Family-owned construciton giant Wates has cut 300 jobs in response to downturn inspired by covid-19 outbreak
Wates has become the first major contractor to announce large-scale redundancies as the industry struggles to deal with the fallout of the covid-19 pandemic.
The privately-owned construction firm has said a programme of redundancies will reduce staff numbers by about 300, or 8%, as it reacts to the impact of the coronavirus.
In April the firm implemented a package of measures to protect the business during the covid-19 pandemic, including a furloughing programme and a series of temporary pay cuts affecting staff at nearly all levels. However, David Allen, Wates chief executive, said this had not been enough to protect jobs.
He said: “By furloughing a third of our staff and implementing pay reductions nearly seven weeks ago, we acted quickly to protect our people’s jobs. However, we cannot escape the economic consequences of the pandemic.
“So, this week, we have begun a process through which we will reduce the number of staff we employ by approximately 300. In taking this difficult step, we will match the size of our business to our forecasted levels of activity, ensuring we continue to offer services of the highest quality and best value to our customers, and remain one of the most financially resilient and sustainable businesses in our sector.”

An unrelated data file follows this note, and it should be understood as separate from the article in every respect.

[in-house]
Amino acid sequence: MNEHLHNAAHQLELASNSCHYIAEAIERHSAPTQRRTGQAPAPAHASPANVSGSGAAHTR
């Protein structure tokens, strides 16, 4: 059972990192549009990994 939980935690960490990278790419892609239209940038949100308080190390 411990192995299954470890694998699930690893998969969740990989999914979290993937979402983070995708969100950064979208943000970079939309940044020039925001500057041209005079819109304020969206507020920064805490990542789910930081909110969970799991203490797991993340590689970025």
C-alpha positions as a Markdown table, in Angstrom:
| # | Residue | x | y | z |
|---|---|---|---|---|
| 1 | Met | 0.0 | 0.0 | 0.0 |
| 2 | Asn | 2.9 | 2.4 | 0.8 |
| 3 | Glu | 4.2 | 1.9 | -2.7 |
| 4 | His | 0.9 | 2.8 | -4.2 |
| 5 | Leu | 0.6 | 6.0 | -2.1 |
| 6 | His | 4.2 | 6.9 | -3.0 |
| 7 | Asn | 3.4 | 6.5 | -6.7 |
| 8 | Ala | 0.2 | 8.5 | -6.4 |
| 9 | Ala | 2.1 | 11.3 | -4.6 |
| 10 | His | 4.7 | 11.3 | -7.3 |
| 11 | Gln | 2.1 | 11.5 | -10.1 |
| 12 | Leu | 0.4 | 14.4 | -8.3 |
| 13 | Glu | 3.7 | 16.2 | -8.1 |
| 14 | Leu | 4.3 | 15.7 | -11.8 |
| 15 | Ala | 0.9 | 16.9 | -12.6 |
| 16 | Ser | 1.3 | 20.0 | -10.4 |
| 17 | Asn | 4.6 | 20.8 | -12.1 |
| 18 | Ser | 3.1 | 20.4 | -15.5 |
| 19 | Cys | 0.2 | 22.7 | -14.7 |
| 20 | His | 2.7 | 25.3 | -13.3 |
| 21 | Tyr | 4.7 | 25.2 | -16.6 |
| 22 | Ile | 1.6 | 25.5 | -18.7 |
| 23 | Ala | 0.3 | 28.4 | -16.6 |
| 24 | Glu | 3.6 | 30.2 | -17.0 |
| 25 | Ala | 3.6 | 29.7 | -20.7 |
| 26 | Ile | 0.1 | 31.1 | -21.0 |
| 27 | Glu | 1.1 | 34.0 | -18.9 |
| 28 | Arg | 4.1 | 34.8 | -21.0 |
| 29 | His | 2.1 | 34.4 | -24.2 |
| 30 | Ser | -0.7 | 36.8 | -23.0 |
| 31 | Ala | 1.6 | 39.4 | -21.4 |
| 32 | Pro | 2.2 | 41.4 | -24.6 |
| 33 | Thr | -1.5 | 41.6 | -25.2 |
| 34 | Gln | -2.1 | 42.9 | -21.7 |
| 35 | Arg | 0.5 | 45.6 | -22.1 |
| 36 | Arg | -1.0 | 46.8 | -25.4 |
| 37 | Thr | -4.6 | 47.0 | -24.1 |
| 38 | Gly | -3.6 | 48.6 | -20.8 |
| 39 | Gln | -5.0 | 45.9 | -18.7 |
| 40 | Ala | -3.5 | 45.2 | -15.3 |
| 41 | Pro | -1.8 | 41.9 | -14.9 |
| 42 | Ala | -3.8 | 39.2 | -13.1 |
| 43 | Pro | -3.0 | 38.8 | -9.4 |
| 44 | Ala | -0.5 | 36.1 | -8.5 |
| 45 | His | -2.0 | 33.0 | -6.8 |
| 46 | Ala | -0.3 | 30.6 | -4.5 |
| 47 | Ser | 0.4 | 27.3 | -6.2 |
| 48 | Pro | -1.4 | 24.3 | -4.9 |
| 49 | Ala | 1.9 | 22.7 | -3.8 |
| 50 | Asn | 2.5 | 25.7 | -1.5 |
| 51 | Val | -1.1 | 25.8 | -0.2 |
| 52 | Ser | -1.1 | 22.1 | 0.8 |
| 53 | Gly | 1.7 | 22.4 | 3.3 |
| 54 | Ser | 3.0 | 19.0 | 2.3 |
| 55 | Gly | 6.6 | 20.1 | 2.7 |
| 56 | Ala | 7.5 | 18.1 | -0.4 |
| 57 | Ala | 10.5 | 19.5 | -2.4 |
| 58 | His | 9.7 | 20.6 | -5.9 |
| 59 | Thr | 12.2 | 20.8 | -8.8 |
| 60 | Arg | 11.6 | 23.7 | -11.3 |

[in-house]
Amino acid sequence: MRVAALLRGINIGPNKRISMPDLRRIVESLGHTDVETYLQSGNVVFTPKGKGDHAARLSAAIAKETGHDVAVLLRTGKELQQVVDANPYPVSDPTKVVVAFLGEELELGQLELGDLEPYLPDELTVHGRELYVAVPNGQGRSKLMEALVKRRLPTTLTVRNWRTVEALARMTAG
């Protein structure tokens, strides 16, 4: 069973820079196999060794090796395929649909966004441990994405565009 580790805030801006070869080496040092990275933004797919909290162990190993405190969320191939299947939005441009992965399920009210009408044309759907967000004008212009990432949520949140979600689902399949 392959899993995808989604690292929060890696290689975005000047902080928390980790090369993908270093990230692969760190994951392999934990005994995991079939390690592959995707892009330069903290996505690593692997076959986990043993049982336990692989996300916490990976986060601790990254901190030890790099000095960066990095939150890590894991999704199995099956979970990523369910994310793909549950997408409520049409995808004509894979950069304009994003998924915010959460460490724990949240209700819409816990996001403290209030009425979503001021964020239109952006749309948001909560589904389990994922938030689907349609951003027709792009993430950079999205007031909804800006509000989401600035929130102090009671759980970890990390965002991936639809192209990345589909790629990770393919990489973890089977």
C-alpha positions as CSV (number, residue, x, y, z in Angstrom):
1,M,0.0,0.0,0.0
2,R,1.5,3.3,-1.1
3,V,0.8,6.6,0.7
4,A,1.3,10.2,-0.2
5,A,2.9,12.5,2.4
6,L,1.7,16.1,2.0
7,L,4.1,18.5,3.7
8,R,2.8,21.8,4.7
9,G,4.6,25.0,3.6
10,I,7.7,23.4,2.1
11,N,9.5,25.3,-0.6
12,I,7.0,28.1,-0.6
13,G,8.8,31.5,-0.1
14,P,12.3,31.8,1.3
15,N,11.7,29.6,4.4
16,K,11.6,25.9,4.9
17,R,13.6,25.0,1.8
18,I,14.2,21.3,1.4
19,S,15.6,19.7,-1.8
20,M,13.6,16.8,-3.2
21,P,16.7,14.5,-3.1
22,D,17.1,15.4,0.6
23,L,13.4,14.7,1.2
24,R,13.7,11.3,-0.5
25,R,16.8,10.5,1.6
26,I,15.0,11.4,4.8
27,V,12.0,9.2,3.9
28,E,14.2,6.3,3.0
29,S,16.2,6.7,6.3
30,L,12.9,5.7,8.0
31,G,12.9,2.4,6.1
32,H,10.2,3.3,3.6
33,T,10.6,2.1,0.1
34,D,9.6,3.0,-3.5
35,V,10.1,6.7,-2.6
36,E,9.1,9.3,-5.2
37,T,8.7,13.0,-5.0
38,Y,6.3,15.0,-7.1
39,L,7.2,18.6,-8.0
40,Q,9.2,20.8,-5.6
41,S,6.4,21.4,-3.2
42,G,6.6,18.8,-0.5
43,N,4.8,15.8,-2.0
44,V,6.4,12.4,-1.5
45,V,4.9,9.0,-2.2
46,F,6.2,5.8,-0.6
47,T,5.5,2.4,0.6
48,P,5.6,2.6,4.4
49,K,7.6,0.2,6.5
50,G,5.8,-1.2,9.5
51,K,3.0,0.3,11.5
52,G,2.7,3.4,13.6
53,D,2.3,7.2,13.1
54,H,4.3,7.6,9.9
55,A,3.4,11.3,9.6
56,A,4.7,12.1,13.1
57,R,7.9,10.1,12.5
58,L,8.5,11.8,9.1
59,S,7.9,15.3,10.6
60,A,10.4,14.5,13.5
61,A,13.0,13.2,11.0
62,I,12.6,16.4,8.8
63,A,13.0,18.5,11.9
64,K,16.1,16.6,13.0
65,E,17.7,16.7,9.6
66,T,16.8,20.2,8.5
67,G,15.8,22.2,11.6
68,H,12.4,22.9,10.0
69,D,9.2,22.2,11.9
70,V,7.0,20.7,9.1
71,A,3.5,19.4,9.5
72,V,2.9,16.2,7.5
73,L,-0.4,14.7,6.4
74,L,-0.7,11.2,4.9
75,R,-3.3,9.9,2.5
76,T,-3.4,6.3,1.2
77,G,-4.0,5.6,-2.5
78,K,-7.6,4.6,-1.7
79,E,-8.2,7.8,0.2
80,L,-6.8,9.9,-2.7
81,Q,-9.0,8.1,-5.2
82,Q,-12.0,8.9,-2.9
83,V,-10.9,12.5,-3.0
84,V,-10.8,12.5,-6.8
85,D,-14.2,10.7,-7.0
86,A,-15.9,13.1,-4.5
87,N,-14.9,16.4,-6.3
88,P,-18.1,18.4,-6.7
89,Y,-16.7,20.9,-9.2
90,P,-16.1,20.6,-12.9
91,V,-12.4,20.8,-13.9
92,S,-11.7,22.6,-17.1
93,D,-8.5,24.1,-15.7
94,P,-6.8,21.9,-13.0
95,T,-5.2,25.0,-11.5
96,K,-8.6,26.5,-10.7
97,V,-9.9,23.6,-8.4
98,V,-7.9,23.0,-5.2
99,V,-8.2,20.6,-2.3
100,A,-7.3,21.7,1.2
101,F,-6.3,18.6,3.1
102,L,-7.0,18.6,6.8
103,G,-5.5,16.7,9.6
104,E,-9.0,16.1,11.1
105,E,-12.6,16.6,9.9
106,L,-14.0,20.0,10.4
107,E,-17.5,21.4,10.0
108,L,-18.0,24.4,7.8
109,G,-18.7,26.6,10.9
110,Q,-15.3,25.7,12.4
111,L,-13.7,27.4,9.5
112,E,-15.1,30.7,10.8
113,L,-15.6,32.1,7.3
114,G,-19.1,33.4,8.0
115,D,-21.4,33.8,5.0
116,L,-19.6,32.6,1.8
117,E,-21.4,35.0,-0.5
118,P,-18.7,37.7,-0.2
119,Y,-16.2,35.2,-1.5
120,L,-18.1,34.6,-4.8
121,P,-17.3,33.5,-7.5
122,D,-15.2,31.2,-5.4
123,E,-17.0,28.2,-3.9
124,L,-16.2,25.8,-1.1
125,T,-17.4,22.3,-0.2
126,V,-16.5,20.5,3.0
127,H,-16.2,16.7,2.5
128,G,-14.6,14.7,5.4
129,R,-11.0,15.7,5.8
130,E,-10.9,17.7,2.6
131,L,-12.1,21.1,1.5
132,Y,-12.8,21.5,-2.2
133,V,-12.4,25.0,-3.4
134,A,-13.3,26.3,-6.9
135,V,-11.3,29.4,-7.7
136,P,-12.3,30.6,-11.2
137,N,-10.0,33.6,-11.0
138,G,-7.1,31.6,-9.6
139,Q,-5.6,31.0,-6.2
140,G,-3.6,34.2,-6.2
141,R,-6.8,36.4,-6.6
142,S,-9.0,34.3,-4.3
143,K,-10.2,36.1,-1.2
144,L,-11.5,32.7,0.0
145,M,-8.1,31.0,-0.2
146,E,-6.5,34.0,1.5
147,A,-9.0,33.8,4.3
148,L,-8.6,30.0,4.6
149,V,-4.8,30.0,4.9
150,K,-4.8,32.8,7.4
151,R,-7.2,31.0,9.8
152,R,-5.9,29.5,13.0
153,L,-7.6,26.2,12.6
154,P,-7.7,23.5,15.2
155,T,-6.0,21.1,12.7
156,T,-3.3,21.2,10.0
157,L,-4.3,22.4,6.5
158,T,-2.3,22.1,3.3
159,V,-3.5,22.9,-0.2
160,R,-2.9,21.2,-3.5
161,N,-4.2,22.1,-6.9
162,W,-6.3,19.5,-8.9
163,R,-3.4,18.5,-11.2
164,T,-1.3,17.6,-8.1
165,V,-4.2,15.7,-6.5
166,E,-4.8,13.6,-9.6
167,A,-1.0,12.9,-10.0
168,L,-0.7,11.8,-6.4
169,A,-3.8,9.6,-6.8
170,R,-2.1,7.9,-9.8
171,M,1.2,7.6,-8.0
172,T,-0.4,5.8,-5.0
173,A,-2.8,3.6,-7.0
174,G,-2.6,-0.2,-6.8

One of Wates most high-profile jobs the £650m Northern Estate Programme is currently under review, with the future of the £4bn restoration and renewal of the Palace of Westminster up in the air.
Wates was one of a handful of firms that kept sites operating largely without pause during the covid-19 pandemic, with work on major schemes - including the aquatic centre for the 2022 Birimingham Commonwealth Games - ceasing for only one day.
Allen said: “While other sectors closed as a result of the lockdown, ours was asked by government to continue working and to adopt new operating procedures.
“I would like to pay tribute to all of my colleagues who have continued to perform a range of essential public services and who have kept our projects progressing safely. They have been extraordinary.”
The firm, which employs around 4,000 people, posted turnover of £1.63bn and pre-tax profit of £36.2m last year.